Going to war with your own sleeping bag


An this Friday, from 3 p.m. Russian time, 2 p.m. German time, there will be a celebration in the Kremlin: President Vladimir Putin is inviting Russian parliamentarians and “heads” of the occupied territories in eastern and southern Ukraine to his official residence. Putin’s spokesman confirmed on Thursday media reports that “treats” on the “accession” of the four areas to Russia are to be signed there. Dmitry Peskov announced an “extensive” appearance by Putin.

The direction must be trying to tie in with the staging of Putin’s speech on the annexation of the first part of Ukraine, Crimea, on March 18, 2014 in the Kremlin’s magnificent Georgievsky Hall. Just as the staging of the most recent “referendums” in the Donetsk, Luhansk, Cherson and Zaporizhia regions and their Russian-controlled parts was intended to tie in with what happened eight and a half years ago: there was also a “referendum” with “approval” on the Ukrainian peninsula the 100 percent mark, then a Putin speech and an “accession treaty”, later approval by both chambers of parliament. The choice of words is now reminiscent of that of 2014: there is talk of “reunification”, because Putin’s motto was to “take back” areas that were ruled by tsars and Soviet leaders. First of all, the new annexations are to be approved by the lower house next Monday and the upper house the next day.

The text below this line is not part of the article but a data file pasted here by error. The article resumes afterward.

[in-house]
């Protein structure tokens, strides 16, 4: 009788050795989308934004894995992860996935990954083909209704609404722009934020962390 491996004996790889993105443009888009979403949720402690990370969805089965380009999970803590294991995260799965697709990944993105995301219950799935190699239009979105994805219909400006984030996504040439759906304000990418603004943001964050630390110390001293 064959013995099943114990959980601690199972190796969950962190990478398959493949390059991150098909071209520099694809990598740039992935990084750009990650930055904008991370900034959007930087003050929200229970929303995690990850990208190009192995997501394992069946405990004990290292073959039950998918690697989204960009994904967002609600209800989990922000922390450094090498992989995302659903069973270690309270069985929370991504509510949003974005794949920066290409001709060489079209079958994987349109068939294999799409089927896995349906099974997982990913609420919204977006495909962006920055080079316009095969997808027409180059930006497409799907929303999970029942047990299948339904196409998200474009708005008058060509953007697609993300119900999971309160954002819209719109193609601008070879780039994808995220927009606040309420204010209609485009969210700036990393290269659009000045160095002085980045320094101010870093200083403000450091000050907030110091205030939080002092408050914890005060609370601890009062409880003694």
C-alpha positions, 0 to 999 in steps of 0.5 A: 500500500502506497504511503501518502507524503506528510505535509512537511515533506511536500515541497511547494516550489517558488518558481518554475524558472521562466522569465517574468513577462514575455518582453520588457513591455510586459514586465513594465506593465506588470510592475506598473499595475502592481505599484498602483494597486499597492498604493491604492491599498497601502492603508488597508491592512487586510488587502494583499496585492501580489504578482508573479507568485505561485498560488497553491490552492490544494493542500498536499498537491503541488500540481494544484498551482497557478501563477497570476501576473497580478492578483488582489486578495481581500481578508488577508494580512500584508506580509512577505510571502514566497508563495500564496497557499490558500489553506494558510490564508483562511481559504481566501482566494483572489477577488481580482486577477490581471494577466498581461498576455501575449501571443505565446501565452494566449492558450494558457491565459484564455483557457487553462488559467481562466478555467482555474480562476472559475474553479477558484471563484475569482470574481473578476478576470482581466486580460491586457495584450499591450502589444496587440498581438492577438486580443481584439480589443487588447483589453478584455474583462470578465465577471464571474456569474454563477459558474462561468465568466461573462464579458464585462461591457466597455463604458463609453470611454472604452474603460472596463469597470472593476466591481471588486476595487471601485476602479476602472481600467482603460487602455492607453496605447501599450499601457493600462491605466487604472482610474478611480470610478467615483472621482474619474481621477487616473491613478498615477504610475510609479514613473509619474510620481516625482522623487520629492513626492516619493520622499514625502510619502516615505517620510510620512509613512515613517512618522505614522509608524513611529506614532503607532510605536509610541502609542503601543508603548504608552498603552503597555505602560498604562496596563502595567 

Many of those who attended the Kremlin in 2014 will come this time as well; Personnel changes in Putin’s system are tough, even at lower levels. However, the audience in the hall would find it difficult to repeat the enthusiasm of the time about the almost bloodless annexation of Crimea – according to Russian myth even completely bloodless – for the new annexations. The main reason is the mobilization announced by Putin last Wednesday, which shocked many Russians.

People who had never thought about politics before began “thinking about the situation” and “asking questions,” as Moscow sociologist Grigory Yudin told the FAZ: that Putin is now trying, instead of relying on “demobilization,” to mobilize or to mobilize is an experiment with an uncertain outcome. There are many indications that the Kremlin is not satisfied with the interim result. Medusa reported that the Kremlin did not like the results of a secret poll on mobilization; the move “shook everyone up,” the exiled Russian news portal quoted the environment of the presidential administration as saying. The many kilometers of traffic jams at border crossings, especially to Georgia and Kazakhstan, the images of tired, relieved Russians who have made it across the borders, the reports of tens of thousands of people who have actually fled should not irritate state television viewers.



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